THE CURATOR’S CHOICE
According to Kandinsky himself, 1917 was a “dramatic” year. After getting married in February, he considered having a house and a large studio built in Moscow, but the October Revolution frustrated the project. Due to confiscations, he lost the building with 24 apartments he owned.
“To a large degree, we received compensation for our losses at the time of the revolution – Nina Kandinsky wrote. […] Art and culture underwent a revolutionary spring which eclipsed everything done in this field up to that time in Russia. Suddenly, all creators saw almost limitless possibilities open up before them.”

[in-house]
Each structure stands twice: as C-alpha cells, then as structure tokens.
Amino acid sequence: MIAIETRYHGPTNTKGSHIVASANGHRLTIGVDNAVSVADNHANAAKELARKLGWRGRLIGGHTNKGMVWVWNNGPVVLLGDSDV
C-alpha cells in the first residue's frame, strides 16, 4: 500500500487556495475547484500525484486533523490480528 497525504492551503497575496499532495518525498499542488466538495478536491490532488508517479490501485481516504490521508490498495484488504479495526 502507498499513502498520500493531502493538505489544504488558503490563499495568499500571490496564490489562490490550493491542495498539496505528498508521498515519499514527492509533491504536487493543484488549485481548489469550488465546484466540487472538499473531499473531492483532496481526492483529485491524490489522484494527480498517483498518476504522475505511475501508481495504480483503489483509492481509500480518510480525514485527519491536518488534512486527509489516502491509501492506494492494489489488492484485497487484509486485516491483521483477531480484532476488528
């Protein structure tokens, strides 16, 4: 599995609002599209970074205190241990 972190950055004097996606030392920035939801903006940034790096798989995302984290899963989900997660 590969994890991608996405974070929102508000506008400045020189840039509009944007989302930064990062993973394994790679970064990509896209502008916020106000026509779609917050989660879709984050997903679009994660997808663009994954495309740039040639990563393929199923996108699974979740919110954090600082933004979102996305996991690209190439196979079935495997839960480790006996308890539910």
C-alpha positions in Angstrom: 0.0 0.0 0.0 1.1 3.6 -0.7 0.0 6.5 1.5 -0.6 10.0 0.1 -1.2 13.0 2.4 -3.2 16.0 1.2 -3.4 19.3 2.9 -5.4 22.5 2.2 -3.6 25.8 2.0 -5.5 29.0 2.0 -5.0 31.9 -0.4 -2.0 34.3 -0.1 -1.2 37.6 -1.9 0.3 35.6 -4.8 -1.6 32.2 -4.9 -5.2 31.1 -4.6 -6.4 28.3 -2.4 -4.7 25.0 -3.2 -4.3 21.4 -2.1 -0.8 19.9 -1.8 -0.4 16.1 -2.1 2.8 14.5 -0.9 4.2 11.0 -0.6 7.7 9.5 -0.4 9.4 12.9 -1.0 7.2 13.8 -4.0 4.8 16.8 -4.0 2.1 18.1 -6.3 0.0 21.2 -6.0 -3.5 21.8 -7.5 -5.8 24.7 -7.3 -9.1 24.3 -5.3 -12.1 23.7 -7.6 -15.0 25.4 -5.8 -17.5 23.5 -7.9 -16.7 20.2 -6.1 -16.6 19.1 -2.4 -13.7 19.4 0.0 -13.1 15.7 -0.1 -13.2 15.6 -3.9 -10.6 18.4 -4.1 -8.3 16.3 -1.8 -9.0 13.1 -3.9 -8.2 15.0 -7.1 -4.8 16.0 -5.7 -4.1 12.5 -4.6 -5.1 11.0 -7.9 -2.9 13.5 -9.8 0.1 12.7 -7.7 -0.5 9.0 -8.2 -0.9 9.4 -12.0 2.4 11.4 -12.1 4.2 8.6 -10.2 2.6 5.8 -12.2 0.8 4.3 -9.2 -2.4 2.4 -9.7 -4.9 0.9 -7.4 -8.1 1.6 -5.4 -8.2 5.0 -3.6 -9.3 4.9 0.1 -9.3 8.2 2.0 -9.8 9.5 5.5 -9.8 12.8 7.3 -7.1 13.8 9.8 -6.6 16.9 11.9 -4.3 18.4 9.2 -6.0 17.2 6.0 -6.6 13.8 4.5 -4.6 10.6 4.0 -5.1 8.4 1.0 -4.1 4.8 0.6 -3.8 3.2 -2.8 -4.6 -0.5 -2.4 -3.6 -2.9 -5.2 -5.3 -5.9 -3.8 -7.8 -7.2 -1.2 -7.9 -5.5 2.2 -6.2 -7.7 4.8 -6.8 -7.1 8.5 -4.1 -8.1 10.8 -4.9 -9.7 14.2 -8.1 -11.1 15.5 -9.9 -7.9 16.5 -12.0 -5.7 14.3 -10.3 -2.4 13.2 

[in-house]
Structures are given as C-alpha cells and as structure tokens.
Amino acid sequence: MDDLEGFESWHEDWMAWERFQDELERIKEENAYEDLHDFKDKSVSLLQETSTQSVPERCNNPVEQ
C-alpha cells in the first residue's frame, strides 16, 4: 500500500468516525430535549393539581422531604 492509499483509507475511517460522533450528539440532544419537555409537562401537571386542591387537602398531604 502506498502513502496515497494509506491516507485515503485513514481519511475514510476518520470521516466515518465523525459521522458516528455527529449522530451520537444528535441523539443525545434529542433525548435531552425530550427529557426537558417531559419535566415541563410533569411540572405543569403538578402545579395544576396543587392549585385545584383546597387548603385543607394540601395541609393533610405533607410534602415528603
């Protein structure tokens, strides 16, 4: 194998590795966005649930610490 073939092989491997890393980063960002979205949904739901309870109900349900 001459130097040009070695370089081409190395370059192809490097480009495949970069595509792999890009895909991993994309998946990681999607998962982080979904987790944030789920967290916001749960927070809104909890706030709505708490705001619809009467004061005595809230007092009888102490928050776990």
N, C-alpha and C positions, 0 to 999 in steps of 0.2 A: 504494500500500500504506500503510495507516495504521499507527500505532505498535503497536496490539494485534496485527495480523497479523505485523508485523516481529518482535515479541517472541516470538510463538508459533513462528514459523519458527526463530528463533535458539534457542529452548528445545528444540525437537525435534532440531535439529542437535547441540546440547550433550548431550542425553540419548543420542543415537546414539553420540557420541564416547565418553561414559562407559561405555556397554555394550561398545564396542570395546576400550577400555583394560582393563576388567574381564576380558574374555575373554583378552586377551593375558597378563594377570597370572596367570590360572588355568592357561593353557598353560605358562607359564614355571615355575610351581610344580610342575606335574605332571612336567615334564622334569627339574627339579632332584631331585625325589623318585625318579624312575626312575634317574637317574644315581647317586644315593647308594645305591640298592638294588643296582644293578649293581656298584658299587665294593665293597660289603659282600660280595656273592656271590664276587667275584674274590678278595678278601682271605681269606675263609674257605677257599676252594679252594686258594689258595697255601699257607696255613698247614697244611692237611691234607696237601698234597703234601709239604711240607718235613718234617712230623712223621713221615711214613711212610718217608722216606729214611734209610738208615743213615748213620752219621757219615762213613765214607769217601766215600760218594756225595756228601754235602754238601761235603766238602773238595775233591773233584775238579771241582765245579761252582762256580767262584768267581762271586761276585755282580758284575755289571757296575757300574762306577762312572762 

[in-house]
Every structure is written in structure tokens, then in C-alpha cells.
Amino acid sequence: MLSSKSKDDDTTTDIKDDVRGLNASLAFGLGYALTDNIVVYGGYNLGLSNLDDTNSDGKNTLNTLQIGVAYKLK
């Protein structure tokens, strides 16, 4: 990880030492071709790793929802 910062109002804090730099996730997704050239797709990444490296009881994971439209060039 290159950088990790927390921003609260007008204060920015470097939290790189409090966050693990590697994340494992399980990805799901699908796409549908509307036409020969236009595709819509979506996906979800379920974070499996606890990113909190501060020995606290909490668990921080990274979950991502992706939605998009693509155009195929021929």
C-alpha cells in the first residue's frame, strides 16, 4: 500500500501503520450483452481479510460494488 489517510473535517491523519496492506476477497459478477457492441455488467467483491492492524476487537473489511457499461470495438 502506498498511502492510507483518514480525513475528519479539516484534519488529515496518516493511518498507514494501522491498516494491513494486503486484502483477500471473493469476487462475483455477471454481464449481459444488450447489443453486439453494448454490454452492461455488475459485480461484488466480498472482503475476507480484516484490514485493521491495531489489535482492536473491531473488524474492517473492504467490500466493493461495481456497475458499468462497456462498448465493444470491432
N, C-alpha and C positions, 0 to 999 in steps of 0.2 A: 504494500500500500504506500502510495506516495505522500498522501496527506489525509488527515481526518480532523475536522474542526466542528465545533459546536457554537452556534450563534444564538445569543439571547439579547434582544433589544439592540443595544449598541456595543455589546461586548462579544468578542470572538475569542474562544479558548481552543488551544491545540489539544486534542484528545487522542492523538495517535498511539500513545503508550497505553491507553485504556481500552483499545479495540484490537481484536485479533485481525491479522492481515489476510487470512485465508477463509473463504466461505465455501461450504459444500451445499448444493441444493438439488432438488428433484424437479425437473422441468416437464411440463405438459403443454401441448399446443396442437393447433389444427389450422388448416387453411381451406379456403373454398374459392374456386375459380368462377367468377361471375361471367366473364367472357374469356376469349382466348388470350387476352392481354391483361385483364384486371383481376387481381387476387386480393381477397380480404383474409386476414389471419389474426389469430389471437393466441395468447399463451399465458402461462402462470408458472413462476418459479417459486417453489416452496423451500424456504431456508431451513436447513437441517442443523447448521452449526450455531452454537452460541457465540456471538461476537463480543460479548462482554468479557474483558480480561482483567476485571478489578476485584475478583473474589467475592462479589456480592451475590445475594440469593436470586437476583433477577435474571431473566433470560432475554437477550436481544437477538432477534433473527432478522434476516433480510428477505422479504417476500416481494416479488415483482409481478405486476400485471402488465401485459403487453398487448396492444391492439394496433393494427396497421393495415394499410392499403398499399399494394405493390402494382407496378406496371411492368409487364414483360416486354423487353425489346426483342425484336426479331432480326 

Over seven dramatic years in Russia (1915-1921), Kandinsky held important positions. As director of the National Acquisitions Committee, he participated in the creation of twenty-two provincial museums.
During this period, his artistic production is characterized by a strange heterogeneity. Some pictures are a hotbed of figurative schematic elements; others display a growing geometrization, attributable to Suprematism and Constructivism. At all times, however, composition prevails over construction, and intuition over reason.